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dc.contributor.authorHenrichs, Amanda K.
dc.date.accessioned2008-06-05T23:41:03Z
dc.date.available2008-06-05T23:41:03Z
dc.date.issued2008
dc.identifier.urihttp://hdl.handle.net/1794/6557
dc.description55 p. A THESIS Presented to the Department of English and the Clark Honors College of the University of Oregon in partial fulfillment of the requirements for degree of Bachelor of Arts, Spring 2008.en
dc.description.abstractThrough the centuries, critics have struggled with the poetry of Andrew Marvell, using diverse frameworks to examine his work. In this thesis, three poems – “Upon the Death of the Lord Hastings,” “Mourning,” and “The Nymph Complaining for the Death of Her Fawn” – will be read as elegies in order to examine how Andrew Marvell treats the intersection of language and grief in the elegiac form. Traditionally, the elegy is meant first to praise and lament the deceased, and then to console the survivors. However, Marvell actually undermines the supposed power of the elegy to move the mourner beyond her grief. In the elegy for Hastings, the power of grief is such that it affects the immortality of poetic art; in "Mourning," both readers and poetic interpreters fail to find any significance in Clora’s tears; and finally, in the "Nymph Complaining," Marvell links grief to poetry in an intricate, complex fashion, yet ultimately subordinates the survival of the living to the power of the dead. All told, Marvell exposes the elegy as a failed form, revealing that it does not (and indeed cannot) satisfactorily achieve its traditional goal of consoling the bereaved.en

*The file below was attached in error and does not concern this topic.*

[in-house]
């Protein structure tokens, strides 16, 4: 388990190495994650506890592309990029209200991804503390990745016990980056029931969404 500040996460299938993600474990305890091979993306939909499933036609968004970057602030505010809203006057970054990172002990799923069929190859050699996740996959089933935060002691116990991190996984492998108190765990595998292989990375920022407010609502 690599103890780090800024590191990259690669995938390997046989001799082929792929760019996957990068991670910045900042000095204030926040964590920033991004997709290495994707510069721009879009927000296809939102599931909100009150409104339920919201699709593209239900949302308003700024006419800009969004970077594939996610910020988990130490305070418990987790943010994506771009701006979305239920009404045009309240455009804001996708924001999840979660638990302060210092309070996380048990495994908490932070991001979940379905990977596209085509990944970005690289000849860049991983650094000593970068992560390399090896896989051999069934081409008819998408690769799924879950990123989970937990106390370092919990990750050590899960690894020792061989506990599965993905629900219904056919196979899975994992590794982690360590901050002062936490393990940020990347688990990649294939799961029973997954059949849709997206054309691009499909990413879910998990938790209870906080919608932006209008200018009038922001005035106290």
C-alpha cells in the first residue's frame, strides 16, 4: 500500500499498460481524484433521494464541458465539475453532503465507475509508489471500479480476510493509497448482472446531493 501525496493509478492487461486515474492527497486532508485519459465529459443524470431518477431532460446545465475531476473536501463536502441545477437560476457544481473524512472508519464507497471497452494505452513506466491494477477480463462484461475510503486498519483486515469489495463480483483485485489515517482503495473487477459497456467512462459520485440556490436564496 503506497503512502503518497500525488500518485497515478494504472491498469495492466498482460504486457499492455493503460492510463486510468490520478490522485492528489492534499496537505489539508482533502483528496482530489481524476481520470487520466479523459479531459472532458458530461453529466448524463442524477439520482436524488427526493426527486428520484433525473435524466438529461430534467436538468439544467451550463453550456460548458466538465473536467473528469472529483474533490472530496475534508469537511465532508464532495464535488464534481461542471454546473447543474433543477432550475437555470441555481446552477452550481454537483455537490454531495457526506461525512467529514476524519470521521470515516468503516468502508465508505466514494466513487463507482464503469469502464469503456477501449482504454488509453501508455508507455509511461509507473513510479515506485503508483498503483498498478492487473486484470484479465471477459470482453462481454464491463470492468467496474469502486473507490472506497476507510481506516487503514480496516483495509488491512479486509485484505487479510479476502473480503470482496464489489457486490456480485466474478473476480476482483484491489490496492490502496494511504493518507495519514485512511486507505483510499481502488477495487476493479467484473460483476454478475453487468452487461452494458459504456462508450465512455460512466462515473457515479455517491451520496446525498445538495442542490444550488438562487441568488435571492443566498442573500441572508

dc.format.extent179712 bytes
dc.format.mimetypeapplication/msword
dc.language.isoen_USen
dc.subjectElegyen
dc.subjectMourningen
dc.subjectLanguageen
dc.subjectAndrew Marvellen
dc.subjectGrief in literatureen
dc.subjectFormen
dc.subjectPoetryen
dc.subjectEnglish poetry -- Early modern, 1500-1700 -- History and criticismen
dc.subjectMarvell, Andrew, 1621-1678en
dc.subjectElegiac poetryen
dc.title"I shall weep though I be stone": Grief and Language in Andrew Marvellen
dc.typeThesisen


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